into an office like this, and get as far along inside of a year as he
has, without there being any reason for it 2 I'll tell him the reason
for it. I did it because my girl here--"

"Father!" cried Abbie, with face aflame. "No! No!"

"You say you understand," he said, turning towards her. "Now, let
_him_ understand, too. I advanced him to this position," he went on
shamelessly, "because my girl here asked me to."

"No, father! No!" the poor child cried. She threw her shamefaced head
on Mrs. Ogden's bosom. She had never seen her before, but under such
circumstances the only place for a woman's face was on another woman's
breast.

"Yes, you did, too--ask me," he went on, with increased hardihood. "Or
just the same as asked--I knew what you meant, well enough. And I said
to myself I'd do it. One girl went wrong," he continued, with a choking
in his throat, "and I wanted to do what I could to--I wanted Abbie
to do different; I wasn't going to have her carried off by another
infernal scoundrel."

Ogden flushed and paled and sank down into his chair. His head dropped
into his hands; there was no possibility of his holding it up before
anything like this.

"And so I helped him on. I said, 'If I do the right thing by him, he
will do the right thing by--her; he will act like a man.' I _did_ do
the right thing by him--and what then? He had been hanging around all
the spring--taking walks and sitting out in front and borrowing books.
But the moment I put him on his legs what did he do?"

He was addressing the young man's mother now, whose tear-stained
face showed over Abbie's black hat, and whose poor old hand was laid
tenderly on Abbie's shoulder. It was plain to every one now that the
question was not one of money. Ogden saw clearly enough at last why he
had suffered wreck when so many others had ridden the waves. Pratt had
filched and had escaped. McDowell had plundered right and left and had
never been brought down. Brainard himself had piled up a scandalous
fortune and yet had contrived to evade the law. But none of them had
come athwart the mortified rage of a father--a father who had humbled
his inborn savageness and pride for a daughter's sake and had humbled
himself in vain.

[Illustration: Stop!' cried Ogden.]

Ogden glanced across towards Abbie. She rested on his mother's shoulder
as once, almost, and in this very room, she had rested on his. He knew
why she had come; he recognized her devotion and her bravery. She had
overlooked his pitiful palterings; she had forgiven the final slight to
which they had led; she had imperilled her modesty and mortified her
self-love' by coming here that she might save him from her father's
vengeance.

Her father looked at her now and took a softer tone.

"She's the best girl there ever was in the world," he declared,
with a choking voice and a moistened glimmer in his eyes; "and the
smartest--she knows how to do everything; she's the only real comfort
I've ever had. She would be a credit to any man, I don't care who.
And what does he pass her over for? For another," he went on, with a
recrudescence of his insane and primitive jealousy, "who can't care for
her house, who couldn't be a mother to his child, who has ruined him by
her extravagance--"

"Stop!" cried Ogden. He rose and approached Brainard. There was a
threatening glitter in his eyes, and convulsive twitches played among
his fingers.

"Yes, stop, for Heaven's sake," said Fairchild, laying an expostulatory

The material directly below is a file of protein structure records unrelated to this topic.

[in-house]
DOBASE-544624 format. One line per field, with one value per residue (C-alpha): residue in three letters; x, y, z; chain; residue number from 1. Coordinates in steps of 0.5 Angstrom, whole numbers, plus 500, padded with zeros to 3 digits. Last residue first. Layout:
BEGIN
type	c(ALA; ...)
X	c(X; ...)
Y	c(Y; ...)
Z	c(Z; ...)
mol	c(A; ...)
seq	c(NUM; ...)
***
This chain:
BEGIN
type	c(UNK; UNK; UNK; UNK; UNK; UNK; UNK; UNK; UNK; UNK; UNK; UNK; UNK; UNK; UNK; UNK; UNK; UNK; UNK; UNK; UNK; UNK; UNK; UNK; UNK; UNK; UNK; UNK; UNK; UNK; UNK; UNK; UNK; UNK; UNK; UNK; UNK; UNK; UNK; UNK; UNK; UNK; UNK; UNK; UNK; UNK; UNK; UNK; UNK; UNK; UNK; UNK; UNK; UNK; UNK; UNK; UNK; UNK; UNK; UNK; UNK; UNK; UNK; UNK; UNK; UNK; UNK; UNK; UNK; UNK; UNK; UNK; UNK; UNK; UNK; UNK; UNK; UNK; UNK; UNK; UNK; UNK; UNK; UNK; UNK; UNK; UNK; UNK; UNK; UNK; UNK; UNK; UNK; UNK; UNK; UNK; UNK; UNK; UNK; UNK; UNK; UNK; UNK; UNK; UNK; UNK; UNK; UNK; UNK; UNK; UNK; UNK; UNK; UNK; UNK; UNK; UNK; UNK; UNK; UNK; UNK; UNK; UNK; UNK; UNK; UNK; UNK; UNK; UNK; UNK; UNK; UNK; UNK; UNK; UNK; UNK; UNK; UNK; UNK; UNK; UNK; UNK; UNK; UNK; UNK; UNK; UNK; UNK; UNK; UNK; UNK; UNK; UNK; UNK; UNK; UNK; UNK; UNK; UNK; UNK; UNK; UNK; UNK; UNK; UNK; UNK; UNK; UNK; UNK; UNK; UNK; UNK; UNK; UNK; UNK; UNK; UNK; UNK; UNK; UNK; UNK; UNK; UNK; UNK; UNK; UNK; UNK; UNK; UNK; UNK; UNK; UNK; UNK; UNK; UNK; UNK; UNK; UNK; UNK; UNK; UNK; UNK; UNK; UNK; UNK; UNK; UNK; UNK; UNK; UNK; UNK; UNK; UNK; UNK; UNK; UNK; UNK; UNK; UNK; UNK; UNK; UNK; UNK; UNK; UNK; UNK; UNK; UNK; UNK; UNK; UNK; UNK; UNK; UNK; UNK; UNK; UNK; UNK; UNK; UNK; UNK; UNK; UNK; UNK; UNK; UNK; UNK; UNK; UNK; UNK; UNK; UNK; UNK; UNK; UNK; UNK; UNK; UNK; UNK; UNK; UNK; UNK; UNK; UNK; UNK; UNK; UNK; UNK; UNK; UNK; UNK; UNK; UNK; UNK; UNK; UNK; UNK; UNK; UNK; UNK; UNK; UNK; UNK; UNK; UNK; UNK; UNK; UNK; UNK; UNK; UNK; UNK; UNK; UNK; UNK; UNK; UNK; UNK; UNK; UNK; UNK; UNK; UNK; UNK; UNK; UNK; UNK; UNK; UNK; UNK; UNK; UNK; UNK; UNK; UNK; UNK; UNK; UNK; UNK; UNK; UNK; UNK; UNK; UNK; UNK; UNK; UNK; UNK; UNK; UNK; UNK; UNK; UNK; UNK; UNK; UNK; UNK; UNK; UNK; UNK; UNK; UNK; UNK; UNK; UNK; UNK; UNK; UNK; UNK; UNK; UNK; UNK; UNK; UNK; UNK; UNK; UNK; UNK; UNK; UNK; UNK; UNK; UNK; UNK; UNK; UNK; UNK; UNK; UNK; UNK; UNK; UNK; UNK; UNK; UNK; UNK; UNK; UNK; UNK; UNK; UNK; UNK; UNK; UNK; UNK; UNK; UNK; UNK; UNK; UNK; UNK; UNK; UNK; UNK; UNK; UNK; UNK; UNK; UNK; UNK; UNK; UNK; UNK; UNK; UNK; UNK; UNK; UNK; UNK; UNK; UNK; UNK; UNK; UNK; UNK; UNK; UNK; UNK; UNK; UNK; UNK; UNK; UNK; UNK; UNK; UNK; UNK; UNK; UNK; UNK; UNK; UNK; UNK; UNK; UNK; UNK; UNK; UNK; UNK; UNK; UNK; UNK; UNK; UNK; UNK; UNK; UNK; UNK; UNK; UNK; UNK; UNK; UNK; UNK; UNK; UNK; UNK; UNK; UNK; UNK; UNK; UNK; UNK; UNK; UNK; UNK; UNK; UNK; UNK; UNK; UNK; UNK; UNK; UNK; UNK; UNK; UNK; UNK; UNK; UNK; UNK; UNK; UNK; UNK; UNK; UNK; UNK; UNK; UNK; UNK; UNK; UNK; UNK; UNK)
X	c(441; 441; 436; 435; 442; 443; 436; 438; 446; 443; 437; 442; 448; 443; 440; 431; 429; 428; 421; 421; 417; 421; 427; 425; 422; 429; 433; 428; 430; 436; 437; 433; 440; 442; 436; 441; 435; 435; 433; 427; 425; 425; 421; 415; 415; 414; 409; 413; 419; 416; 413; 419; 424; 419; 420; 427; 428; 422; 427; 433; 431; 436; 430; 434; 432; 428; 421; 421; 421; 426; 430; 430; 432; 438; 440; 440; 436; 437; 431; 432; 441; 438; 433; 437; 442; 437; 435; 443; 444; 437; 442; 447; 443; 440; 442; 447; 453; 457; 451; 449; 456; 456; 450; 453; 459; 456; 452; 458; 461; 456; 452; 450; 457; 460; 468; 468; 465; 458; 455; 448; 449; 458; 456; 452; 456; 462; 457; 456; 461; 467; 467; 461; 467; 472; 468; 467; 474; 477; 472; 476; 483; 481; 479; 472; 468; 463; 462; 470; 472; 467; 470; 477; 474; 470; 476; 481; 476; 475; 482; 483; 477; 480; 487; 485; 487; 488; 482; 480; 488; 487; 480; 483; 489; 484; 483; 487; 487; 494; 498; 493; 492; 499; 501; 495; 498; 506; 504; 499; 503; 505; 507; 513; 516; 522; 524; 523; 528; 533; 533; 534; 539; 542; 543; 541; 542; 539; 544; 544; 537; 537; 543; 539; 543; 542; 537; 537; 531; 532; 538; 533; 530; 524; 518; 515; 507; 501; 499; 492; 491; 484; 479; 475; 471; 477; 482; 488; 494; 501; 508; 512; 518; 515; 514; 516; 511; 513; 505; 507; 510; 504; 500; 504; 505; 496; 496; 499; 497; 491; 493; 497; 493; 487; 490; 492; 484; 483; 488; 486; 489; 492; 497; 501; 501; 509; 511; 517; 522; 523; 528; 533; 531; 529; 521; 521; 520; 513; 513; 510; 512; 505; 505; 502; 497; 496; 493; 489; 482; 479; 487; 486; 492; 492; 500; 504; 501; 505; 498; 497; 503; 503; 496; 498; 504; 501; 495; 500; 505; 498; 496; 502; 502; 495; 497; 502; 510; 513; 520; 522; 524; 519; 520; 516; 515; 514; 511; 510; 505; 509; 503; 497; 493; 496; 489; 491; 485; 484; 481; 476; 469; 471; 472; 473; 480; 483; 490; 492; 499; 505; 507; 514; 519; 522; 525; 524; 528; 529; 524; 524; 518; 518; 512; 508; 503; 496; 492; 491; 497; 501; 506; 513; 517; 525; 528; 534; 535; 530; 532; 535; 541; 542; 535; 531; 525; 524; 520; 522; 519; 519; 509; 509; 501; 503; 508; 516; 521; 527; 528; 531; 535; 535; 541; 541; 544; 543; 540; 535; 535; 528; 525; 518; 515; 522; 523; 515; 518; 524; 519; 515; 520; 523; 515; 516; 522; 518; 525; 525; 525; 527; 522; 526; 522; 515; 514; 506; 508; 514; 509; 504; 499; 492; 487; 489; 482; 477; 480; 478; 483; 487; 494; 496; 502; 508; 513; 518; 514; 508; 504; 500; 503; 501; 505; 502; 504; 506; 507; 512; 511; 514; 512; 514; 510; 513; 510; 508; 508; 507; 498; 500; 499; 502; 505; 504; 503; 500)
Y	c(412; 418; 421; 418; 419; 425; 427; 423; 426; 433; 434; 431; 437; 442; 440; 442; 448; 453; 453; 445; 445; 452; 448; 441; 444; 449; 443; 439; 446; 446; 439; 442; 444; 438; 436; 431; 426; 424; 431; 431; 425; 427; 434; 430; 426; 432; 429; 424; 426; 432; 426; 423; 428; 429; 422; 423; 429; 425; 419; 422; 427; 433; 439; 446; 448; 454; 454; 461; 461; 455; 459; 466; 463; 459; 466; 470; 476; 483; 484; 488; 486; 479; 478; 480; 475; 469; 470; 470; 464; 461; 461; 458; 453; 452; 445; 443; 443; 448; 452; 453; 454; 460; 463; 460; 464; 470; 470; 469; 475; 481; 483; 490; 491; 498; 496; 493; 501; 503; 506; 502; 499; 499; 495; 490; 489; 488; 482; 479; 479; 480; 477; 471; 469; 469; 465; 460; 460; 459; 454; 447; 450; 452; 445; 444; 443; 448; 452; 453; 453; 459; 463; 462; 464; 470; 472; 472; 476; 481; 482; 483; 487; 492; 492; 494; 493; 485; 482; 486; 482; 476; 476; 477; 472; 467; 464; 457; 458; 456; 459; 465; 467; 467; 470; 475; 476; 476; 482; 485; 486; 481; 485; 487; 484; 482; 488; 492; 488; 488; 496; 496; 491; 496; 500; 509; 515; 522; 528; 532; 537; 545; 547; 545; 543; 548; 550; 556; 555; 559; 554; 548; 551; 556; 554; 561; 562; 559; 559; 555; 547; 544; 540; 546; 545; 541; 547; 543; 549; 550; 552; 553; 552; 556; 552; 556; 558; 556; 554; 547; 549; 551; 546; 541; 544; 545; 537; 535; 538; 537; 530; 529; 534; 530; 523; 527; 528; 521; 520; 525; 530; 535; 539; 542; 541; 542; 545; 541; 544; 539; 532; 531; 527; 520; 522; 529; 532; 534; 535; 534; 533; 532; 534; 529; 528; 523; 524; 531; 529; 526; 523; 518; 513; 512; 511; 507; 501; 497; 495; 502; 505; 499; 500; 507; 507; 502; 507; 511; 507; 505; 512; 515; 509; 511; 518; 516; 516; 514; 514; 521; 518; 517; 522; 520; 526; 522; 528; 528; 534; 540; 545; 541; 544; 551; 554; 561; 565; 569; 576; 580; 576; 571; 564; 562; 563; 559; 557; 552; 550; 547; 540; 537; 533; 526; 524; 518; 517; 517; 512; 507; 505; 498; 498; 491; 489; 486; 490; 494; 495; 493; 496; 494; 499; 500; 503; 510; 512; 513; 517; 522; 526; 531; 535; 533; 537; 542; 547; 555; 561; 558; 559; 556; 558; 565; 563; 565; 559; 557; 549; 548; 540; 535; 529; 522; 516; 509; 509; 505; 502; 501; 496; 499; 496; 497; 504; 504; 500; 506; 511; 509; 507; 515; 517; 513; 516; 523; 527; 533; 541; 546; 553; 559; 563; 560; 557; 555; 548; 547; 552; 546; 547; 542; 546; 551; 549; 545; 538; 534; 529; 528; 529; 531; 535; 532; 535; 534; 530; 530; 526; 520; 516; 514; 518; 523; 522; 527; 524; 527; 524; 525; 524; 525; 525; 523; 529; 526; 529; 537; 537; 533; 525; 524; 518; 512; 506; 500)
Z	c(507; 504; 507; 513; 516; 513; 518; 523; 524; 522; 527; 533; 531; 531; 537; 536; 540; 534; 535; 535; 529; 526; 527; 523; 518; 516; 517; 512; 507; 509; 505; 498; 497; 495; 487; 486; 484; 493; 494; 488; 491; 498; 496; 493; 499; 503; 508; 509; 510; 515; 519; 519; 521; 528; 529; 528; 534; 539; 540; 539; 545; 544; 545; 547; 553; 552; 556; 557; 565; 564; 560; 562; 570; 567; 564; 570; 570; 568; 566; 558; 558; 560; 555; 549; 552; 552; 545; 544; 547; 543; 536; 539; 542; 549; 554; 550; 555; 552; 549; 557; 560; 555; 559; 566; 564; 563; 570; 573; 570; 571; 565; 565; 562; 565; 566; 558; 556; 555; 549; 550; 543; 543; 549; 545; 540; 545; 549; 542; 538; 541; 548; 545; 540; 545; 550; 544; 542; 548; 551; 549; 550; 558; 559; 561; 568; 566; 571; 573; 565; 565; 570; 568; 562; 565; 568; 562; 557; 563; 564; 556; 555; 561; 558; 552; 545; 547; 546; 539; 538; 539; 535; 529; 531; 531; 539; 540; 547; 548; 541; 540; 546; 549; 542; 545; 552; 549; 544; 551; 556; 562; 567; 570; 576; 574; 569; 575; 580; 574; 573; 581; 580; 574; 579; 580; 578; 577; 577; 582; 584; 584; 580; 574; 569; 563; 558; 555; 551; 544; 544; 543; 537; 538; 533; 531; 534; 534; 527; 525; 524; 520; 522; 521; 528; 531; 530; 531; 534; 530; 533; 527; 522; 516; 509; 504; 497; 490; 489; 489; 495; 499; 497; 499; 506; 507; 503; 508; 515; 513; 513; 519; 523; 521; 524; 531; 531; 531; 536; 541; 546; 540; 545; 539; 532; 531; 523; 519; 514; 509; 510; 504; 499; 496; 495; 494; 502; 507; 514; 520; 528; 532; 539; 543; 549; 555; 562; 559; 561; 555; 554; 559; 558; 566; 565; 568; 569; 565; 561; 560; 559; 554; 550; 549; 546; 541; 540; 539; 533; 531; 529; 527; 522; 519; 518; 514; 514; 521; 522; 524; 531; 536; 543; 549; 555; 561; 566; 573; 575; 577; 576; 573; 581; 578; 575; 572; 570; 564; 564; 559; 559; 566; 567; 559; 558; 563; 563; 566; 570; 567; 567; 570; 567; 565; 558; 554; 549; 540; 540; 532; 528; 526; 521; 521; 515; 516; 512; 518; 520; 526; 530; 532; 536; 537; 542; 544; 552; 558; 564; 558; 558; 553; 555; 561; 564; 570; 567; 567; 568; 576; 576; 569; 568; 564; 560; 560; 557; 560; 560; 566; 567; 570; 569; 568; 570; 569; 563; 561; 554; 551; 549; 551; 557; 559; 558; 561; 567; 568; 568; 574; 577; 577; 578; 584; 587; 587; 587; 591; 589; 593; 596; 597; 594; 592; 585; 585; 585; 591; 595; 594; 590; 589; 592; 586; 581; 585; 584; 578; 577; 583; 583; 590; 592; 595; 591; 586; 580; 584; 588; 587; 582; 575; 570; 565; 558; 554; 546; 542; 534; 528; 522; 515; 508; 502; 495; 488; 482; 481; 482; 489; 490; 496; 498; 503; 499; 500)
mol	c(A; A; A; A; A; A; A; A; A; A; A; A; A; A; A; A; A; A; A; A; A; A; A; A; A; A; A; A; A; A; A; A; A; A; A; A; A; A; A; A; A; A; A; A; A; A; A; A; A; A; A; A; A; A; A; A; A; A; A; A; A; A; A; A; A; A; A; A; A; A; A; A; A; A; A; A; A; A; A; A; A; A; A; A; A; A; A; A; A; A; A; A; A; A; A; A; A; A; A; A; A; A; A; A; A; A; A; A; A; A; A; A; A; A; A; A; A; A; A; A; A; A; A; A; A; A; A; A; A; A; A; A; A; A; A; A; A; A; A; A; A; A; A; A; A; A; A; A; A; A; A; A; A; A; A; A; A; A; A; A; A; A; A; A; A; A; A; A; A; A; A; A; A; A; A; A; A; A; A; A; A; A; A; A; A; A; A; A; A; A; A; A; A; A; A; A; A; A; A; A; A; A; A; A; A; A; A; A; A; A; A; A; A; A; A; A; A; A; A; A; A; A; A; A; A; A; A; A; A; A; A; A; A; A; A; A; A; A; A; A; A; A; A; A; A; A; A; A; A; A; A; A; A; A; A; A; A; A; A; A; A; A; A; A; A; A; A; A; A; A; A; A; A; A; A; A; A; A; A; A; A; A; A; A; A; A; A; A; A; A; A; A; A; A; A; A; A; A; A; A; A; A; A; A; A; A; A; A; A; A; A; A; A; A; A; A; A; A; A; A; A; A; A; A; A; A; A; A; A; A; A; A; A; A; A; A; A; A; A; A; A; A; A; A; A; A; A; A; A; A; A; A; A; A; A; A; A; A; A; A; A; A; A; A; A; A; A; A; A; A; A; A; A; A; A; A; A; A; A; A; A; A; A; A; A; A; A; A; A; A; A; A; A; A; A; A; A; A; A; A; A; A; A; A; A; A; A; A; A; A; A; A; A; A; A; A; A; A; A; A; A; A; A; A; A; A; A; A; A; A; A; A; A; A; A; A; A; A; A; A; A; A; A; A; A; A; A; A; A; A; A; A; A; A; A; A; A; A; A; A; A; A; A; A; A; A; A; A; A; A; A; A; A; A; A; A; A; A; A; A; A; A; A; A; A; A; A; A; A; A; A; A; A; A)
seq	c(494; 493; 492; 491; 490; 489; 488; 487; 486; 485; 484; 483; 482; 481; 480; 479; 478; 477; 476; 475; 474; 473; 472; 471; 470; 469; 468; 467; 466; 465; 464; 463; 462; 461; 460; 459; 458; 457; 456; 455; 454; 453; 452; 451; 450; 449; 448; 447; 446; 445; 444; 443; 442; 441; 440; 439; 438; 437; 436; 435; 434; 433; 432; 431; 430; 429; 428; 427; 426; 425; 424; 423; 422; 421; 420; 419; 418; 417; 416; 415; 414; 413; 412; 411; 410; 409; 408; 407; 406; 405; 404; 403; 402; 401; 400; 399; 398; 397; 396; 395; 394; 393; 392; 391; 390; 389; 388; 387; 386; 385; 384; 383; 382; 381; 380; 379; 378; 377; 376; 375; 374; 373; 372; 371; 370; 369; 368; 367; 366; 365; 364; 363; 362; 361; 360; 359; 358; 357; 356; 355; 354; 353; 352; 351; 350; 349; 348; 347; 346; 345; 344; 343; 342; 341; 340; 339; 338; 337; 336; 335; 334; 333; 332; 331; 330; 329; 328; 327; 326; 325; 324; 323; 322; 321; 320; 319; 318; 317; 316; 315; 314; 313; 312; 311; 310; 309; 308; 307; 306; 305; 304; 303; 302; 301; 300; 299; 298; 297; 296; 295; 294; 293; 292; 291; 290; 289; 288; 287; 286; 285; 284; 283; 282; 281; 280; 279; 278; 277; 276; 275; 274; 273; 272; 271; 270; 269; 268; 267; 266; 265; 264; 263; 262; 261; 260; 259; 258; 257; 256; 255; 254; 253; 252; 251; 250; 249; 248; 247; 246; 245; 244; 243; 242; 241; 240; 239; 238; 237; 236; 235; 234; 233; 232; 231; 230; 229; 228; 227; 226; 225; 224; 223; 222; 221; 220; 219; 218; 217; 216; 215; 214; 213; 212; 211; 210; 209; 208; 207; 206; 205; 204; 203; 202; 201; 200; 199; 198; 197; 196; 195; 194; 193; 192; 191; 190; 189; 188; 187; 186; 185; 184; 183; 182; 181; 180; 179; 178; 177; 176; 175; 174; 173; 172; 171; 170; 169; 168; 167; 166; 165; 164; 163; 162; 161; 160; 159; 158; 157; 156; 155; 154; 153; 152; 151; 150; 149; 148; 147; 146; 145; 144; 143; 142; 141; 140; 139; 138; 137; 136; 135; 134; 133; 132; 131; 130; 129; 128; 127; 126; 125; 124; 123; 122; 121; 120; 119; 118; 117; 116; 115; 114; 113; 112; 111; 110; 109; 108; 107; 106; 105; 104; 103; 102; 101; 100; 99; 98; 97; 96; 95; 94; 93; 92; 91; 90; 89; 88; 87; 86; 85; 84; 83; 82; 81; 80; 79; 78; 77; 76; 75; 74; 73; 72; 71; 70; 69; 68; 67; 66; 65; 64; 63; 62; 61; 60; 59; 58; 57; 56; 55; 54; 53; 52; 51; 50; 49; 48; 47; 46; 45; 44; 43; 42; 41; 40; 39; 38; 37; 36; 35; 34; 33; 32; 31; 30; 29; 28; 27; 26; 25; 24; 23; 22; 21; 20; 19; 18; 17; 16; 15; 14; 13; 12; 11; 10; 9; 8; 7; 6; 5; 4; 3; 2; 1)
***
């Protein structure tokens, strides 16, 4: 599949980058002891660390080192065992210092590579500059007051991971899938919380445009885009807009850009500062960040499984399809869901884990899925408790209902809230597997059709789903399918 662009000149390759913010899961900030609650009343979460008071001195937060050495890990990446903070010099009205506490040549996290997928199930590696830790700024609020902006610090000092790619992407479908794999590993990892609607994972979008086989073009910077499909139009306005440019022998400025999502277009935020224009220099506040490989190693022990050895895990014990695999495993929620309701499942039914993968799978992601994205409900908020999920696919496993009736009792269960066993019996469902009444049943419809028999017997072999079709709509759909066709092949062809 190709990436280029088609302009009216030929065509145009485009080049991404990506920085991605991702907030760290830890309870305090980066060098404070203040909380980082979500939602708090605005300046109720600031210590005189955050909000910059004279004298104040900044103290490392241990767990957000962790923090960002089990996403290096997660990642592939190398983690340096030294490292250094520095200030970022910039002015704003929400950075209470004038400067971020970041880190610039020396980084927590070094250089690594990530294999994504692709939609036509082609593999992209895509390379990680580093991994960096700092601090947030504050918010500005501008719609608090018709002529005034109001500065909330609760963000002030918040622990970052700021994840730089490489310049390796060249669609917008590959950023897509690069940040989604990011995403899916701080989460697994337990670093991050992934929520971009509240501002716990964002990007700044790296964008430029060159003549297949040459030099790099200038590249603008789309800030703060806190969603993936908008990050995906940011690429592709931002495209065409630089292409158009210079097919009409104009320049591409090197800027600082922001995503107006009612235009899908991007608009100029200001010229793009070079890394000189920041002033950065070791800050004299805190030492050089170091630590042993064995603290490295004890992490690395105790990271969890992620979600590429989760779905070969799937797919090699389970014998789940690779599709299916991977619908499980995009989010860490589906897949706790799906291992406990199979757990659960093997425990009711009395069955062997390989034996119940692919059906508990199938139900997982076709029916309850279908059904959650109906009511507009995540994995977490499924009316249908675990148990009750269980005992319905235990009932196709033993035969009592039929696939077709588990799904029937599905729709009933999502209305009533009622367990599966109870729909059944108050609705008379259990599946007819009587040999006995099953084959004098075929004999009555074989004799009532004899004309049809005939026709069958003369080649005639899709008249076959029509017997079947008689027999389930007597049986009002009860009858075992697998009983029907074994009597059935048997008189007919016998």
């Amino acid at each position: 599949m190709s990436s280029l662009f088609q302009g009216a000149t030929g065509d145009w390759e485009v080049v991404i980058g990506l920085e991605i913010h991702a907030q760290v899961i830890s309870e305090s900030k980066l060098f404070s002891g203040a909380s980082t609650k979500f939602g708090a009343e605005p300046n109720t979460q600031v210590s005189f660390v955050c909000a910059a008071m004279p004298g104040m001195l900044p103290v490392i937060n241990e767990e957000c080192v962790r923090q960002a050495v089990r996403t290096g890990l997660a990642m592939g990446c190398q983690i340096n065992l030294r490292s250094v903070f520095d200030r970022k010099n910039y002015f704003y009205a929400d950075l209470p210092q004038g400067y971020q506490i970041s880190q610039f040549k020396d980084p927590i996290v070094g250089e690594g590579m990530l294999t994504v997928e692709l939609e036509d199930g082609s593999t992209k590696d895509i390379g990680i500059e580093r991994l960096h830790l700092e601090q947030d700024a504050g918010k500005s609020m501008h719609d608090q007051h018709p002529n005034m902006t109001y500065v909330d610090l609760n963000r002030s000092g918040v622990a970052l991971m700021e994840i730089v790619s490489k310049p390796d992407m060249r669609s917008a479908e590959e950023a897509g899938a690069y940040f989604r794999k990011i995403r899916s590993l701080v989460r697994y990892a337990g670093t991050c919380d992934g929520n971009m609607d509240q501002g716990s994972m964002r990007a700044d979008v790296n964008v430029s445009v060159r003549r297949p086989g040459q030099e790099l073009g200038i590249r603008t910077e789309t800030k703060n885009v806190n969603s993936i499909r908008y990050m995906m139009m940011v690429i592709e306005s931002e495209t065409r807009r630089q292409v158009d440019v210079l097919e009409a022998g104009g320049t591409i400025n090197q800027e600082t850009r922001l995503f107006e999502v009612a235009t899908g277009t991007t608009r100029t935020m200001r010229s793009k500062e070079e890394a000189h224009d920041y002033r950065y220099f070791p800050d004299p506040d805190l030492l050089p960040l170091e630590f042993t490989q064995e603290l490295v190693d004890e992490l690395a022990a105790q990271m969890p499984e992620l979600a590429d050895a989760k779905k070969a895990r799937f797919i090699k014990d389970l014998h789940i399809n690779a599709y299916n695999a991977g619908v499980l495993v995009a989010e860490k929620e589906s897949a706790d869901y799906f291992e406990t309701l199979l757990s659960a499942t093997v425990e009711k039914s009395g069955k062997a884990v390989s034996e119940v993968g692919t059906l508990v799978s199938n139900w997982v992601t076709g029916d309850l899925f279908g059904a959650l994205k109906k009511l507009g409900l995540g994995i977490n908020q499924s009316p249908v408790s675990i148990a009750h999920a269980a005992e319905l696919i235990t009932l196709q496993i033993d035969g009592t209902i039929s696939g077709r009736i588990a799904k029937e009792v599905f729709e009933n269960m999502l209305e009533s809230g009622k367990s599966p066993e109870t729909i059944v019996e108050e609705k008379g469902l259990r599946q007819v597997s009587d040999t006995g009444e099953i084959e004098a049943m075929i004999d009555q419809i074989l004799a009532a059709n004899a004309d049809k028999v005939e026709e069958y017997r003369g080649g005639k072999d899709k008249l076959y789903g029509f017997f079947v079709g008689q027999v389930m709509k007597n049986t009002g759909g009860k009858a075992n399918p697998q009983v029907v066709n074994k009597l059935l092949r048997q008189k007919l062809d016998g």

hand on the old man's arm. "Stop," he murmured again; "his wife is
dying."

Abbie rushed between Ogden and her father. "George! George!" she cried.
"Don't! Be patient!"

"What if his wife _is_ dying?" called out the infuriated old wretch.
"Is that any reason for lying down when he has slighted my daughter and
robbed me!"

"For shame, father! For shame!" She hid her face in her hands, and her
tears gushed through them.

Ogden paused, stung and quivering. His hands dropped; his fingers
relaxed. His wife was dying! Nobody had told him that before, and he
had never dared to tell it to himself. But it was true, and he knew it.

Abbie rose again and confronted her father. The tears were still in her
eyes and a wide blush suffused her cheeks.

"Father, you shall not punish him. He may have done wrong, but there
was reason for it. And any wrong he _has_ done can be set right."

Ogden's eyes were bedimmed, but through the moisture he seemed to
see again the sight that closed the evening of his one-day wedding
journey towards the north; again he stood on the bridge, and the sun
set over one lake while the moon rose over the other. Only now, with
Abbie Brainard's blushes before his body's eye and his wife's pale face
before his mind's eye, a confusion came alike over his thought and his
vision; it was now the sun rising on him at the moment that the pallid
moon was going down. He looked at her and she looked at him, and in the
eyes of both there was read the confession of a great mistake. Then her
eyes drooped for shame and his for disloyalty, and neither one was able
to look into the other's face again.

"Do you defend _him_?" her father cried. "Can you forgive _her_? I
can't do either. No quarter; don't ask it, Abbie. He has chosen his
course--he is responsible for his acts. And he shall answer for them,
as any other man must who crosses me."

He flung open the door and passed out. Fairchild stood anxiously over
the chair in which Abbie lay back panting for breath. Ogden pressed her
hand and turned towards his mother.

"Come, let us go," he said, and the two passed out into the great
vestibule of the Clifton. He signalled the elevator.

"Wait for me here, mother--five minutes;" he spoke in a voice which
she hardly recognized as his. "Twelfth," she heard him say to the boy
inside.

"Twelfth!" she gasped. "Twelfth? It's Eugene!"

She tried to stop him; her fingers merely caught in the grille-work
that shut off the empty shaft.